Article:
of the pioneers of flat picking guitar
the concept of lead acoustic guitar in
country and bluegrass was Maybelle Carter.
And she had a particular style of
combining rhythm and lead lines.
And a lot of it works great for
what we're trying to build here as far as
good flat picking technique.
And we talk smooth transitions and, and a
rhythmic sorta right, right hand or
And so a song I've chosen here is Jimmy
Jimmy Brown the Newsboy is sometimes the
way you see it on CDs.
Flatt and Scruggs had a real popular cut
on this song and
and the melody, this sort of sets up as a
good it's a solo piece.
Because you know, Maybelle Carter was able
to employ a lot of rhythm and, and
lead lines in her playing.
You can, we can, there's, it's important
to us these days because you know,
it sort of connects, gives us solo pieces.
A lot of these flat picking fiddle tune
type things, that,,
you know really good with, with rhythm
But this is some stuff we can work on by
And it's great for where we are right now,
with this basic version,
because all of the boom, boom chuck
strumming patterns we've worked on,
hammer-ons, and, and of course the
transitions and keeping things loose and
rhythmic, and, and, and at the same time,
strong and clear.
We can, we can work on, with this right
So, I'm gonna show you what this sounds
We've got a metronome at 65 beats a
[SOUND] And here's what it sounds like.
One, two, three.
All right, I'm gonna play it one more
Just to kinda, little, just to get your
ears a sense of what's going on here.
So, here's one more time at 65 beats a
One, two, three.
I'm playing it at 65 beats per minute.
You may wanna start out at 55 or 60 or 50
beats a minute.
And again, the goal is to find a tempo
setting that feels good to you
as a rhythm player.
And as you, as you start into this song,
if you feel resistance,
if you feel like you can't keep up, find a
tempo where you can keep up.
And so the, the, it's not about playing
fast at this point.
It's about getting through this, this kind
of piece and where,
where everything is real obvious.
This is a very musical very, very nice
melody to play.
And we can play it as solo piece and it's
because there is just constant transition
with flat picking and strumming back and
forth, and it, you know, from bar one.
So, we, we'll dive right in here and I'll,
I'll work through the song.
So, it starts out with three quarter notes
after the first beat of rest so
as you count it in.
One, two, three, four, one
And a boom-chuck to start it off.
And now we're gonna hammer on.
And that right there, may be something
great to isolate if you're not used to the
hammer-on thing yet.
Because it's followed by a slight strum.
You know, we're working out of an F chord.
We're in the key of C.
One, four, five.
C, F, G.
And so the,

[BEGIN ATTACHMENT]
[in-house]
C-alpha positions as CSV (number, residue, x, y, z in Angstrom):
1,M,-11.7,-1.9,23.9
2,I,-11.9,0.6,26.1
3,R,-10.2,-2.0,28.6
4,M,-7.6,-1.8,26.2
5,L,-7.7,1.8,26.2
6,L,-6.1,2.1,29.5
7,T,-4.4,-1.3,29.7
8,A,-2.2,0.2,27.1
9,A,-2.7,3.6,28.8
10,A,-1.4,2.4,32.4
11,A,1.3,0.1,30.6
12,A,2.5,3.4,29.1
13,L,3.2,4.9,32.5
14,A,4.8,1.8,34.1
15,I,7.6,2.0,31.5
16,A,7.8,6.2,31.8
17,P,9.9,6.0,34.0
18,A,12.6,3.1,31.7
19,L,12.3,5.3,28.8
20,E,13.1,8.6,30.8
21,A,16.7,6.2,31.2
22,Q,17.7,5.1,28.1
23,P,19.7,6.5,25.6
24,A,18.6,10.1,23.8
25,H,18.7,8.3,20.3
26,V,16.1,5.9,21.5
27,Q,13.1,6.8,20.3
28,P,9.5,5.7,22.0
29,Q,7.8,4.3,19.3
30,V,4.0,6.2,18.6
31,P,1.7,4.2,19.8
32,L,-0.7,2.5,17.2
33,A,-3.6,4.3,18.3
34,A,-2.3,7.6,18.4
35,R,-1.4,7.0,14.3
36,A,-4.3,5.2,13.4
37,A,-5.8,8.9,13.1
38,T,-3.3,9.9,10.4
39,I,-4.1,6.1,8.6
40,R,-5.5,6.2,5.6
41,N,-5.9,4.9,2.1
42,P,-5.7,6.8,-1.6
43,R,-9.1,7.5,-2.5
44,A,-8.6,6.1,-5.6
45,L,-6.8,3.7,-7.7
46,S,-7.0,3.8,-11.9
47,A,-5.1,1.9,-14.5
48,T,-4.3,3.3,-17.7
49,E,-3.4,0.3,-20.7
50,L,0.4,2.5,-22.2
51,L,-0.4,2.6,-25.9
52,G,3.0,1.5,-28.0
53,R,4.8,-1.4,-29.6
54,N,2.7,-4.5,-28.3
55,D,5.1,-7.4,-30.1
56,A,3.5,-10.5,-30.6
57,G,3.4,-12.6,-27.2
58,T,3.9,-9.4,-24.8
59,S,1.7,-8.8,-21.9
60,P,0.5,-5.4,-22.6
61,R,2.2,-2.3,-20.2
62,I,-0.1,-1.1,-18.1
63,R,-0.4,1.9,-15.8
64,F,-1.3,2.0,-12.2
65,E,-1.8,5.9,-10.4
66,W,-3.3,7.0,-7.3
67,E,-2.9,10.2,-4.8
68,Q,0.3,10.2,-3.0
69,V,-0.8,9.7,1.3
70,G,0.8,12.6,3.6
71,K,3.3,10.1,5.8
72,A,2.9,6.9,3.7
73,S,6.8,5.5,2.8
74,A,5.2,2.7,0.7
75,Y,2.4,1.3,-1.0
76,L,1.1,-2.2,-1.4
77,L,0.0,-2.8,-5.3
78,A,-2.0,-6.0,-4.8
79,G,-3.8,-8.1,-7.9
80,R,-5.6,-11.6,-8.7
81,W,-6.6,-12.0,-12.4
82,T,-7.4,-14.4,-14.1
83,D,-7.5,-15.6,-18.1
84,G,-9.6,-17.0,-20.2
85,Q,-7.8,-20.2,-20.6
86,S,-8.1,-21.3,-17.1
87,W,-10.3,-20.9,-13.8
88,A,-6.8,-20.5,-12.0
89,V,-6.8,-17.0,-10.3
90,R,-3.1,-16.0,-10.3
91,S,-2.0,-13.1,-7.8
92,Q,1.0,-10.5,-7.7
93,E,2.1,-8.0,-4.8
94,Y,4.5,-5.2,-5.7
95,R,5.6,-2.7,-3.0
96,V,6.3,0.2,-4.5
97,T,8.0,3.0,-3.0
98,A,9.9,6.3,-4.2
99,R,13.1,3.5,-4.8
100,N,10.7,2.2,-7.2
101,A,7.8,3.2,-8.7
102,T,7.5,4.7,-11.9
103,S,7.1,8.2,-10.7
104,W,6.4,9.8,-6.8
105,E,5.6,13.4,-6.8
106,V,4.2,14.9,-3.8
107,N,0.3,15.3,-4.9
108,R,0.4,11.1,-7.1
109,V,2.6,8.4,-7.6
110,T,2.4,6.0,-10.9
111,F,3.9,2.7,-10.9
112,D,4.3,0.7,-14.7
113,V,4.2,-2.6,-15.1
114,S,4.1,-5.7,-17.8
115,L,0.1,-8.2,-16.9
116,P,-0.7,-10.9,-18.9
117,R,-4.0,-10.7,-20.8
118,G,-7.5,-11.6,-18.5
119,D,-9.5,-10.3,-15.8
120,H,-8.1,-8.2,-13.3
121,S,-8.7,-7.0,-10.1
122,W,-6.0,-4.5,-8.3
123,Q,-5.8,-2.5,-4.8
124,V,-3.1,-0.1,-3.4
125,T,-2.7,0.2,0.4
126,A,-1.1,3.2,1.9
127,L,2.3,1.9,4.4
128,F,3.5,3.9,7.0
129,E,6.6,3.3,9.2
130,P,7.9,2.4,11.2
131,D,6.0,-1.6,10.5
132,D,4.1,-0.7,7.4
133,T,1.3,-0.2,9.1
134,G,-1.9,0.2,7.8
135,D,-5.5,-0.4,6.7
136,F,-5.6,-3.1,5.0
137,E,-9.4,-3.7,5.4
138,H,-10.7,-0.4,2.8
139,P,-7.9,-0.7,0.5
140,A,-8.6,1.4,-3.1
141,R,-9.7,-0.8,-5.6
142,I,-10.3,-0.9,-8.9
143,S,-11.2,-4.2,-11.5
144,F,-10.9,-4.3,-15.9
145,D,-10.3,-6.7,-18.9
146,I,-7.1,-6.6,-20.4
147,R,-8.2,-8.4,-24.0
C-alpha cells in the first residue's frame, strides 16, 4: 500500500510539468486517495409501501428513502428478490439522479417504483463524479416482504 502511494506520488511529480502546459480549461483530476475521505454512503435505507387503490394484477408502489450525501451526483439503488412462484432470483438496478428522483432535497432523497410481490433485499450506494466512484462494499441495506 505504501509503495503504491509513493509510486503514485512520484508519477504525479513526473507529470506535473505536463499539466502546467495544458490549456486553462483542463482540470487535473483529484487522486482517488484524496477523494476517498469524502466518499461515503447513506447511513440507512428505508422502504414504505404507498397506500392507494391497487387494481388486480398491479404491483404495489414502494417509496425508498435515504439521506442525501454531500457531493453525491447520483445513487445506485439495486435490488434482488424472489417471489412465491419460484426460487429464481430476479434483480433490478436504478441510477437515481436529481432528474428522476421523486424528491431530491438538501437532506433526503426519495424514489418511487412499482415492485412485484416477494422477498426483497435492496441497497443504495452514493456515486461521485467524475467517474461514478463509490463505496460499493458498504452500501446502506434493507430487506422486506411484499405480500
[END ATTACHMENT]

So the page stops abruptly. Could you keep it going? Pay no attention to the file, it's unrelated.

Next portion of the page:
the chords that are spelled out.
And so the second bar, again,
now we're back to this with the F.
So there's our F form.
And back to C.
And those, those two notes together.
Is that, that bar concept that we talked
about when we first looked at that
particular chord form.
And all through these things we're just,
we're trying to keep this, this, this real
consistent rhythm idea moving with big,
you know, strong full notes.
There's bar three
And you know,
there's not a lot of eighth notes in the
song that are, that are played.
There you see that, that hammer on is, is
is the is the first eight note.
And it's, and it's more or
less within the melody of the tune almost,
almost just an embellishment.
We talked about hammer ons,
and pull offs, and slides being
embellishments to the melody, and
this is a perfect example of where that
So bar three.
And now we're back to sort,
And this is a,
a big melodic statement right here.
And a hammer on.
To a G and a G7 chord, and
we'll get into the theory of that kind of
It's a G chord with a, has a.
as the F.
And that, that spells out that, that
particular voicing of that chord.
And then back to G.
And a bar strum.
So here it is the first first time
And notice there's no up strokes in this
song, which encourages, the way to,
way to feel that is not to think that it's
all just stiff down strokes.
If I were to do that try,
try to just play down strokes, you can see
you can even see on the overhead shot how
my wrist, my good wrist angle goes away.
if I loosen up, you know, I get back to
that, our starting point.
Play a, play a little boom chuck rhythm in
the key of C there.
And just try to maintain that, that nice,
even loose feel.
Like right there,
there's two quarter notes in a row.
From overhead you can see it real
well where I'm.
When I play the down stroke I'm not,
Not trying to be almost militant with,
with the down strokes.
I'm sort of even feeling an imaginary
upstroke right there.
it almost in my, my hand feels like this.
To end this song.
And that, those last two bars ending in
the strum it's it's a nice it's all down
stokes and all rest strokes.
It's basically just spell out the C
cord with a hammer on the middle of it.
With quarter notes.
And that may be one thing to isolate,
isolate right there if that's, if that's a
new feel for you.
Just let me play it one more time.
I'll, I'll play it slower this time.
Let me play it,
let's try 55 beats a minute and, you can
play along if you want to.
So we'll start the metronome now.
So we'll play a little rhythm.
One, two, three, four, one.
So it's just a real nice melody to play
and, and the, the Maybelle Carter approach
to guitar playing in, in flat picking and
bluegrass is a, is a real useful thing.
And there's ways we'll discover later on
on how to, sort of, embellish that,
that kind of style.
And a lot of it based out of the C
And, and you know, we can use that and
sort of isolate certain things within that
to apply to, to other things later.
But this is a great song and we'll add
some more or
add some more things to that later.
So good luck with this one.